Faisal Husain is a Ph.D. candidate at Georgetown University's Department of History and currently serves on the editorial board of Global Environment. His dissertation, "Ottoman Rivers: The Tigris and Euphrates, 1514-1831," examines the establishment of a unified Ottoman imperial regime over the entirety of the Tigris and Euphrates flow in the early sixteenth century and the consequences of this dramatic political transition on the state, riparian communities, and the environment. His articles related to the topic have appeared in Environmental History and Journal of Interdisciplinary History. The generous support from the Institute of Turkish Studies Dissertation Writing Grant will allow Faisal to devote his time to completing the writing of his dissertation.
|Jeanene Mae Mitchell
University of Washington
"At the Confluence of Transnational and Local Actors: Transboundary River Management in the Kura Basin"
Jeanene Mitchell is a Ph.D. Candidate in the Interdisciplinary Program in Near and Middle Eastern Studies at the University of Washington, Seattle. With the support of an ITS Dissertation Writing Grant, she will complete her dissertation, titled "At the Confluence of Transnational and Local Actors: Transboundary River Management in the Kura Basin." Using the Kura river basin of Turkey, Georgia and Azerbaijan as a case study, her work explains how development-funded projects in transboundary water management attempt to integrate transnational, national and local actors in project implementation. Jeanene's interests in Turkish studies include Turkey's resource management and regional cooperation. Her theoretical approach to her dissertation draws upon state-society relations and the intersection between comparative political science and critical development studies. Using an ethnographic methodology, her research sheds light on the role of knowledge brokers in resource management across different levels and types of state, societal, and development-community actors.
University of Pennsylvania
"The Republic of Others: Opponents of Kemalism in Turkey's Single Party Era, 1919-1950"
James Ryan is a Doctoral Candidate in the Department of History at the University of Pennsylvania. With the help of a Dissertation Award from ITS, he will be working towards finishing his dissertation, "The Republic of Others: Opponents of Kemalism in Turkey's Single Party Era, 1919-1950" in the 2016-17 Academic Year. This dissertation considers what it meant to live, write, and think in Turkey in opposition to the Kemalist single-party state from its beginnings until the election of the Democrat Party in 1950. It examines the lives of several prominent opposition intellectuals who made significant contributions to the Turkish intellectual life, how they conflicted with Kemalist orthodoxy, and what the consequences of that conflict were for the development of the Turkish public sphere. Research for this dissertation was conducted in state archives in İstanbul, Ankara, and Washington, DC, as well as major libraries and private archives in Turkey and the United States.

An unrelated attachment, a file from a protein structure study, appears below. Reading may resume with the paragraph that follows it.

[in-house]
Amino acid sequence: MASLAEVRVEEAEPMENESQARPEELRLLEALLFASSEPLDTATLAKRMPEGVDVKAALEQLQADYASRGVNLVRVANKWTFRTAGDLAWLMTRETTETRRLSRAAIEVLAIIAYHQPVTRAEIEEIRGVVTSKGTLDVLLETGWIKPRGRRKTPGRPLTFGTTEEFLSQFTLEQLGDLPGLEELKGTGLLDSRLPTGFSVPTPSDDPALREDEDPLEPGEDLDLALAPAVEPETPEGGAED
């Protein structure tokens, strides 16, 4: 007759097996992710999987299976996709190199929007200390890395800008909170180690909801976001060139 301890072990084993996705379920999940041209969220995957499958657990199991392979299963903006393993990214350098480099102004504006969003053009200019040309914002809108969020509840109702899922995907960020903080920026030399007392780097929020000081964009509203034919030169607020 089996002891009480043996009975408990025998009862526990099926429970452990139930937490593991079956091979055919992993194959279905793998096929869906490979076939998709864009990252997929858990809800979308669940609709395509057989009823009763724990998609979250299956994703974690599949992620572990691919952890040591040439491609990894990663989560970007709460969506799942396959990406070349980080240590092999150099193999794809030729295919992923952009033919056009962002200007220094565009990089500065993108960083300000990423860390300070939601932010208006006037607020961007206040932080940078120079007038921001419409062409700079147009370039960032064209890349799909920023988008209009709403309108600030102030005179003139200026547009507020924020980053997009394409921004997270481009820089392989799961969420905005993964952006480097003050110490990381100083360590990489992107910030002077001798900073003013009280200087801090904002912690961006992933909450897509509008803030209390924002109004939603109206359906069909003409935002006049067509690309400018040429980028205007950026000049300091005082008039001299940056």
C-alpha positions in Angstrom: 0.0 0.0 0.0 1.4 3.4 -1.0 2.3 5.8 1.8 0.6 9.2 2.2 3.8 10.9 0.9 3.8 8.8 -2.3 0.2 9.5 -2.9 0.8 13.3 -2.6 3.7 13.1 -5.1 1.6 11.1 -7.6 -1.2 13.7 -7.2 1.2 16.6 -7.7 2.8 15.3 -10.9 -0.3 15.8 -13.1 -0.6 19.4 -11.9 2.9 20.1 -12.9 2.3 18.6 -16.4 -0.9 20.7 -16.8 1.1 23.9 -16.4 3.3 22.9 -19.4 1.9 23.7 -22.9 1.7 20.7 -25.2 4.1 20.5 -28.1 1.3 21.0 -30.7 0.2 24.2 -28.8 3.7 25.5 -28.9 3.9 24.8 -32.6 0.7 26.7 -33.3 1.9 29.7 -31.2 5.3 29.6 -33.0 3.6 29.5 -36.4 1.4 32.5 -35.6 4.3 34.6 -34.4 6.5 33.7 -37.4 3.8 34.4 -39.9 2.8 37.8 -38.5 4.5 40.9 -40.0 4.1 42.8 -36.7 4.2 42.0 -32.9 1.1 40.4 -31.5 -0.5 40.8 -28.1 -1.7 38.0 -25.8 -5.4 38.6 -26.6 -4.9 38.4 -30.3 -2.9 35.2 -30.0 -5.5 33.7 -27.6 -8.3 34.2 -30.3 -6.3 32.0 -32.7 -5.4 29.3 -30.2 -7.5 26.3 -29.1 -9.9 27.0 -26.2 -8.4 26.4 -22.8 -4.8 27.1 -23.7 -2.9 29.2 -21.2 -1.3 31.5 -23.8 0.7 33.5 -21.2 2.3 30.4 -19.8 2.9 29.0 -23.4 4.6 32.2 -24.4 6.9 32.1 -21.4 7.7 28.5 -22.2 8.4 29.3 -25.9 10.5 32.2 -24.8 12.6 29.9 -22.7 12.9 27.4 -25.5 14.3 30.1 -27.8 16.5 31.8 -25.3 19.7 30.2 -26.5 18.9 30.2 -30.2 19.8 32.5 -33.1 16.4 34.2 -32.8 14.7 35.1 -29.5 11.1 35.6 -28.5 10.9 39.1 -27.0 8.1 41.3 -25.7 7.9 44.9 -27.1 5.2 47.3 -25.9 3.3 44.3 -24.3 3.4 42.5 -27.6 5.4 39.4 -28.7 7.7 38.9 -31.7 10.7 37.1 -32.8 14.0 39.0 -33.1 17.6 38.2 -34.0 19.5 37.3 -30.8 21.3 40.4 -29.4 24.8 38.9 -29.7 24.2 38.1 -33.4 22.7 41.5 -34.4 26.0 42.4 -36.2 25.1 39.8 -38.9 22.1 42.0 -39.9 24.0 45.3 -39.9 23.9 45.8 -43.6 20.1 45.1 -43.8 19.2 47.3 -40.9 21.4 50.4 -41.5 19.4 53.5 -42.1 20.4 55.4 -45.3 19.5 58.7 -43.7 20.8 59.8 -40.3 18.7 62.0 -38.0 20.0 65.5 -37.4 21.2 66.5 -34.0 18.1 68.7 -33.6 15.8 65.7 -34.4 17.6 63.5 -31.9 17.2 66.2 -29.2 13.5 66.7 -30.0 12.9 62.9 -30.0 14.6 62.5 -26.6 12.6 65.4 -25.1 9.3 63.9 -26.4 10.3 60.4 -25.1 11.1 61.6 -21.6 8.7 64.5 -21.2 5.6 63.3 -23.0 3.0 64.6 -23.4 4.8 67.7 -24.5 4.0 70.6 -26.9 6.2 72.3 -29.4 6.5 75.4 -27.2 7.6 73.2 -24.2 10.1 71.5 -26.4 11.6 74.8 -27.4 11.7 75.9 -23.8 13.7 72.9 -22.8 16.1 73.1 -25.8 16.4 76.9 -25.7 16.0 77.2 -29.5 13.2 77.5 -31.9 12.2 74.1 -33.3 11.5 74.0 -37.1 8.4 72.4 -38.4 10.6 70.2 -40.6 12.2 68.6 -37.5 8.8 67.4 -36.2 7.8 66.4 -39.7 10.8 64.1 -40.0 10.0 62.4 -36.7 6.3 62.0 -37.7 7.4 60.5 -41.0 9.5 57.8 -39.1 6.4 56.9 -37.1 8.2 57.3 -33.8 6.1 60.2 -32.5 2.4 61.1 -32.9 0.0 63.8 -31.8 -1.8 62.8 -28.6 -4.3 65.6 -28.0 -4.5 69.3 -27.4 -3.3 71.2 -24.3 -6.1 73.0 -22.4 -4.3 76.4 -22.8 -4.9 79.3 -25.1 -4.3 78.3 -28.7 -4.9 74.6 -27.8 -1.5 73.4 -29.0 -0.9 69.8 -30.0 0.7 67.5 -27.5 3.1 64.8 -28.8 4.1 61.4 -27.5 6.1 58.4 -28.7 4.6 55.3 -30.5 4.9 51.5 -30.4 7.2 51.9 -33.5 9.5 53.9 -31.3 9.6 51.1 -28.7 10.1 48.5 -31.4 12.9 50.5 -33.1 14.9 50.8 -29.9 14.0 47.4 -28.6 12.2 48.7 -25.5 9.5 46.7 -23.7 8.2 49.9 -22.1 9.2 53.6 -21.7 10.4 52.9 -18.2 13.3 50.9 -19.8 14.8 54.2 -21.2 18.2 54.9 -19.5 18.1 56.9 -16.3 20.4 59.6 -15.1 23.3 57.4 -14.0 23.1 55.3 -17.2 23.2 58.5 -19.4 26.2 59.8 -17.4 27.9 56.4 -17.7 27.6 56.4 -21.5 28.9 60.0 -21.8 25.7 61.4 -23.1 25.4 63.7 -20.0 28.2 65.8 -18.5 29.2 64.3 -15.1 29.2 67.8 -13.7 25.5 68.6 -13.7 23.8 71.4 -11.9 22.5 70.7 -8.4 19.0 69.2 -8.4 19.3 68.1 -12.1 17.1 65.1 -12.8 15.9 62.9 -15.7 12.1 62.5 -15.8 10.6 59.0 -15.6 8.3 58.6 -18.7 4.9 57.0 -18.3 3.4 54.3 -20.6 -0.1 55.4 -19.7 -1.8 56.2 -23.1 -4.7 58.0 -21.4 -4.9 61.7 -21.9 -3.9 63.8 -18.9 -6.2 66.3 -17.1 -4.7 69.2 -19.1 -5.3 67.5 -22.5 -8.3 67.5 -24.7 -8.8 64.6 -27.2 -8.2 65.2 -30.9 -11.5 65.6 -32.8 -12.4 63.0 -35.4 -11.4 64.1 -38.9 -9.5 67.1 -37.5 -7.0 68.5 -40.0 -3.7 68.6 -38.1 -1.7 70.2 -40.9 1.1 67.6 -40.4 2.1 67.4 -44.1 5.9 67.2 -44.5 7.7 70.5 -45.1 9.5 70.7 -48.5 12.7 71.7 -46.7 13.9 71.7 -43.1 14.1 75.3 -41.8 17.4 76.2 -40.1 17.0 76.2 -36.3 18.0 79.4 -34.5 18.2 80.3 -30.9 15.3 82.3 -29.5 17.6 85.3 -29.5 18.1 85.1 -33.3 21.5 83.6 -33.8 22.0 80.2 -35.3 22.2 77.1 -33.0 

|Fredrick Walter Lorenz
University of California, Los Angeles
"Relocating Balkan Muslims to Anatolia: Local Agency in Transforming Ottoman State Policy, 1878-1923"
Fredrick Walter Lorenz is a Ph.D. student in the Department of History at the University of California, Los Angeles. His research project offers a historical analysis of migration and state shaping in the late Ottoman Empire from 1878 to 1923. His project focuses on the political and social effects of the large-scale movement and resettlement of refugees from the Balkans into Anatolia and Arab provinces under Ottoman rule. The Mark Pinson Grant for Graduate Research on the Ottoman Balkans will support his archival research in İstanbul where he will acquire necessary primary sources from the Başbakanlık Ottoman archives and other libraries.
|Elisabeth A. Fraser
University of South Florida
"Mediterranean Encounters: Artists Between Europe and the Ottoman Empire, 1774-1839"
University of Wisconsin-Madison
"International Journal of Turkish Studies"
|Kent F. Schull
Kent Schull (Binghamton University (SUNY))
"The Journal of Ottoman and Turkish Studies"